More and more countries are having the introduction of a Central Bank Digital Currency (CBDC) examined by their central banks. While the first international countries are already going through test phases or have even published digital national currencies, the EU member states are still lagging behind somewhat. In most cases, the concepts of the European Central Bank and many state banks are only theoretical in nature. With Norway, however, one country is now venturing a further advance. Norway’s central bank is registering a steady decline in cash and is considering the introduction of a CBDC.
Ida Wolden Bache, deputy governor of the Norwegian central bank, announced some interesting facts. According to this, only 4 percent of all Norwegians use cash for their payments. Speaking at Finance Norway’s payment conference, Bache explained that the number of cash payments has fallen rapidly since the Corona crisis. Since the spring, usage has dropped to a negative record level. She also stated that the level is significantly lower than before the crisis and that Norway generally makes more cash payments than almost any other country. There is some speculation that the Norwegians want to avoid changing cash because of a possible COVID-19 infection.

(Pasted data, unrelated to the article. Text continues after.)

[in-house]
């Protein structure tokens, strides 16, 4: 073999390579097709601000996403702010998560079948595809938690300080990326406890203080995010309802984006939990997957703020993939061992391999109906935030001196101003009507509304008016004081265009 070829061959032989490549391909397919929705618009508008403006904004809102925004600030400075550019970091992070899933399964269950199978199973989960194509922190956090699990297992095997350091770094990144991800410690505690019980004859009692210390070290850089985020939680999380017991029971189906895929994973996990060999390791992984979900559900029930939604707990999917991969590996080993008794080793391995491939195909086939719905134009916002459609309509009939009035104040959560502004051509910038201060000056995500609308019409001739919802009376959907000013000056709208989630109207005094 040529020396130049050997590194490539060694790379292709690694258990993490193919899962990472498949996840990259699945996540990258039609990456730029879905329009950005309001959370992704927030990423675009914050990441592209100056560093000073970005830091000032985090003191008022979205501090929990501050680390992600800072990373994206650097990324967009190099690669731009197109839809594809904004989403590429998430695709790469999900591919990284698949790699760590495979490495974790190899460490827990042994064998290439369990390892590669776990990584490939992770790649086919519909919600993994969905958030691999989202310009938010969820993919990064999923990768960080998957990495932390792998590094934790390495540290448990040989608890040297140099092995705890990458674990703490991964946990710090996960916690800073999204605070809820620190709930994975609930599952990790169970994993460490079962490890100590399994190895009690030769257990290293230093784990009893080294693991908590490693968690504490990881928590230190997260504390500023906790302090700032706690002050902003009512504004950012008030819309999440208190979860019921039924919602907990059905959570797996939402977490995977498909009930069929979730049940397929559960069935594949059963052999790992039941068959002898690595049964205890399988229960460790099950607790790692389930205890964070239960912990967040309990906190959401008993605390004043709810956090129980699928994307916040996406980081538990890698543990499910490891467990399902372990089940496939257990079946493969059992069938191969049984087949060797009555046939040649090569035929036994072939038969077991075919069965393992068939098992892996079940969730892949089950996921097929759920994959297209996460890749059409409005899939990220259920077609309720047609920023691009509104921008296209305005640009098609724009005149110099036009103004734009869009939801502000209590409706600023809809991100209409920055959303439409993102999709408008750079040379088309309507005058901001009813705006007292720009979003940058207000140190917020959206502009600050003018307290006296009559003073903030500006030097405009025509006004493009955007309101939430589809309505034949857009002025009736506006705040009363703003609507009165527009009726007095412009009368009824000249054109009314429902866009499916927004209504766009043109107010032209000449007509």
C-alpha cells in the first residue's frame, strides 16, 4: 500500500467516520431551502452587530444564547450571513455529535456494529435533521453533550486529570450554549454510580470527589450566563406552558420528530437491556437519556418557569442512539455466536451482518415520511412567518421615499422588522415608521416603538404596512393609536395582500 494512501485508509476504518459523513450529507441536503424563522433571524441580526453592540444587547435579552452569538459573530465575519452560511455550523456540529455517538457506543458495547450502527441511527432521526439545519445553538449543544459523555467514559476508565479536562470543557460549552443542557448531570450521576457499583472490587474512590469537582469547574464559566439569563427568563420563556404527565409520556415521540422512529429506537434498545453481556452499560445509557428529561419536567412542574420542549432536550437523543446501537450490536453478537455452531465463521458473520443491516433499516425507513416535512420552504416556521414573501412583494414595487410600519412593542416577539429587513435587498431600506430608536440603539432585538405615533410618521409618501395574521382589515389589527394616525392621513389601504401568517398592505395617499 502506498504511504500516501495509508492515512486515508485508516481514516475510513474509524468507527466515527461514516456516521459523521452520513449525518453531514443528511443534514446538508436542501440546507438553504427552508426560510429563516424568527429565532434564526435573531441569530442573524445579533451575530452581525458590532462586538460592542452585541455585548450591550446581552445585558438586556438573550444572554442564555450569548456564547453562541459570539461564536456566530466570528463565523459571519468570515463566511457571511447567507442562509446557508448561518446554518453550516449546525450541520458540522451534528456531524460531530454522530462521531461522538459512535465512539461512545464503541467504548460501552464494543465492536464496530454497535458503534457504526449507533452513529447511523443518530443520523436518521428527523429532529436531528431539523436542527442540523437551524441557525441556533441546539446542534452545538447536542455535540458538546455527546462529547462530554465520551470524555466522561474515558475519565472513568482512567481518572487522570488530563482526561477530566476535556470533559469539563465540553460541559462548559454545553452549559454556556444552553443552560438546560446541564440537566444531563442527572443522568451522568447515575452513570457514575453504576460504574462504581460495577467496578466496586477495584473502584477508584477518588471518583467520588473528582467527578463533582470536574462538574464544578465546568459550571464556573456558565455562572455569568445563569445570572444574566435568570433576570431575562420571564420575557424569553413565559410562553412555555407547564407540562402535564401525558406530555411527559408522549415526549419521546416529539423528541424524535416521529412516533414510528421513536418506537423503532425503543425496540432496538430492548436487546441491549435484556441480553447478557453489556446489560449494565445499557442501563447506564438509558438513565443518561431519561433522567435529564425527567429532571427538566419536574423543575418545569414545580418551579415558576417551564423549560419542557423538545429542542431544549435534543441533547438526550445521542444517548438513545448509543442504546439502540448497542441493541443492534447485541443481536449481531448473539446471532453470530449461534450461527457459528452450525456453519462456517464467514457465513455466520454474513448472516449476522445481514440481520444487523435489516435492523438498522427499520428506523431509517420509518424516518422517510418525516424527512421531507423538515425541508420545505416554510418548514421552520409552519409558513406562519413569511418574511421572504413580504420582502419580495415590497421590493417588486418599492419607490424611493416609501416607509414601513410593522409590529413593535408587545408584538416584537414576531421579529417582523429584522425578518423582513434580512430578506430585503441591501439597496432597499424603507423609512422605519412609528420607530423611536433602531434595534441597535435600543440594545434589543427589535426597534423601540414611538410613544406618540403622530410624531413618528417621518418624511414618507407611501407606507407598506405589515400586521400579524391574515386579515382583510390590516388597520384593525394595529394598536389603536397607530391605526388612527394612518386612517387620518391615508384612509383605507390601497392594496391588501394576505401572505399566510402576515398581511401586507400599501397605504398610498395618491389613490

Only 4 percent of all payments in the country were made in physical Fiat currency in the past nine months. The Norges Bank, the central bank of Norway, recommended that the inhabitants of the Scandinavian country avoid cash in order to minimize the transmission of the pandemic. At the same conference, Ida Wolden Bache also commented on the developments and plans regarding a digital central bank currency. She sees some advantages and disadvantages in using Central Bank Digital Currencies. In principle, the plans are moving towards a separate currency, but “the likely introduction of a CBDC is still a long way off”.